So, what are a school’s responsibilities? If a student reports an incident of sexual violence to the school, the school must respond promptly and effectively and take the reasonable steps to resolve the situation. A criminal investigation does not relieve the school from its duties under Title IX. During the investigation, they must ensure the safety of the student.

However, many schools have been found unable to provide the proper resources or lack qualified individuals to deal with the report of sexual violence. As detailed in Senator McCaskill’s report, most school systems are insufficient and fail to effectively support victims. Even the presence of a trained Title IX coordinator is often detrimental, as they have been found culpable of protecting the school rather than the victim.

Many schools inadequately deal with reports of sexual assault and sexual harassment. If you are a victim of sexual assault, or know a victim, and you feel your school has failed to help or you just want to know what you should expect, please contact us today.

Philip Gordon and Elizabeth Rodgers interviewed by Huffington Post about Harvard University professor’s denied tenure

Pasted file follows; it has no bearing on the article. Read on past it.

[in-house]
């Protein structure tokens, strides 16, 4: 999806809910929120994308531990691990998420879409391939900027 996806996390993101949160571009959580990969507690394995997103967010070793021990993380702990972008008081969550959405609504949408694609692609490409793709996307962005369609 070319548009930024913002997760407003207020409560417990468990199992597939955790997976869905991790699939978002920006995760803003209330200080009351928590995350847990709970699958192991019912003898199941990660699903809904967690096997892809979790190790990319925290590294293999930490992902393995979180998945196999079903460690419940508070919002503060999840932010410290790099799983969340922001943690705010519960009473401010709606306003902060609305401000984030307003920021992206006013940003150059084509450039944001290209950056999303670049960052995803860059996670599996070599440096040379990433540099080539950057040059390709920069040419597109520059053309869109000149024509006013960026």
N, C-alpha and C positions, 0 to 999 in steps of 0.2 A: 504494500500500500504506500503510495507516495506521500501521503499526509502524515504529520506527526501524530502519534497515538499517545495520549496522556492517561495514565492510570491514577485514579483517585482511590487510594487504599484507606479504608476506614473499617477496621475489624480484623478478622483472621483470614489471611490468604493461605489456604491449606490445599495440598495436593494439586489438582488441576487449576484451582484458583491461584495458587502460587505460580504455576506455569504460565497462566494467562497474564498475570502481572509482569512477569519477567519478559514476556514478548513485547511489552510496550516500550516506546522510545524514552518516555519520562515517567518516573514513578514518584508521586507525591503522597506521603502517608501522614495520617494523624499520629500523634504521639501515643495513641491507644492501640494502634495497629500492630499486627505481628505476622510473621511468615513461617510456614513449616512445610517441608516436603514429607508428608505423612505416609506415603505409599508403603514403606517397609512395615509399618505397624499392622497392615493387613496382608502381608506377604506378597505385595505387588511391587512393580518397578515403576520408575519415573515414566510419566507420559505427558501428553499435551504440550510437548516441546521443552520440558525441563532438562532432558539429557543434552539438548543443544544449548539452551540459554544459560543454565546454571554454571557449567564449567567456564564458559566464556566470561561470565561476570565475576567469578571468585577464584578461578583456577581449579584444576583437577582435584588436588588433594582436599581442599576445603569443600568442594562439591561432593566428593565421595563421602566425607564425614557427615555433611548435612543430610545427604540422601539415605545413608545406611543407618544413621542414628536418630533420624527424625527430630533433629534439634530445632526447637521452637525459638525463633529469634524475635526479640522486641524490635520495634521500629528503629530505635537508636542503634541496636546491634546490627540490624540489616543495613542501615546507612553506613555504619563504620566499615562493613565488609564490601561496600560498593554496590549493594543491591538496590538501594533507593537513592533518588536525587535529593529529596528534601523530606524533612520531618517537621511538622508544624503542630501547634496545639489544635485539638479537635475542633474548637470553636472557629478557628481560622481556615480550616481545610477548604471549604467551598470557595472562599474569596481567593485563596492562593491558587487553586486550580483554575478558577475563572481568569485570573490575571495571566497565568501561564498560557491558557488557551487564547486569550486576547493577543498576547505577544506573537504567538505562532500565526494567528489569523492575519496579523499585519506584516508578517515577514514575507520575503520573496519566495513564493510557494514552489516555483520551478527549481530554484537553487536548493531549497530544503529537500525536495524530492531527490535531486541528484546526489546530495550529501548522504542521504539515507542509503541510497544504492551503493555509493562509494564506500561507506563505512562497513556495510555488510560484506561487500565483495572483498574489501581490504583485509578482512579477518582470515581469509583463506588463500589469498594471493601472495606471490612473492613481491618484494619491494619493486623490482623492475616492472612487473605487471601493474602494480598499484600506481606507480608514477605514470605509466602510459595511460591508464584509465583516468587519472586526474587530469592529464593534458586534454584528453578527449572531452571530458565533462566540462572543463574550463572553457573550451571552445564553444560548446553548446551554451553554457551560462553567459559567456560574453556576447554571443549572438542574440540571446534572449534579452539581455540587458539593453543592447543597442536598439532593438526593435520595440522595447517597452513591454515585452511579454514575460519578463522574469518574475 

Philip Gordon, together with Elizabeth Rodgers of Rodgers, Powers & Schwartz LLP, is leading part of the Title IX effort against Harvard University. They represent Dr. Kimberly Theidon, an accomplished anthropology professor at Harvard University who has seemingly been denied tenure for supporting students who were victims of sexual assault and critical of Harvard’s approach to their cases.  Click here to read an interview with Theidon, Gordon and Rodgers.

Colleges and universities across the country are facing ever-increasing scrutiny as to how they deal with instances of sexual assault on campus, including Harvard University where students have filed a separate Title IX complaint to the U.S. Department of Education. Title IX protects students against sexual harassment and sexual violence because it denies the student the right to an education free from discrimination. There has been a wave of exposure in the media, including coverage of Theidon’s case which you can read here. You can also read the Huffington Post’s coverage of Harvard’s students’ complaint by clicking here.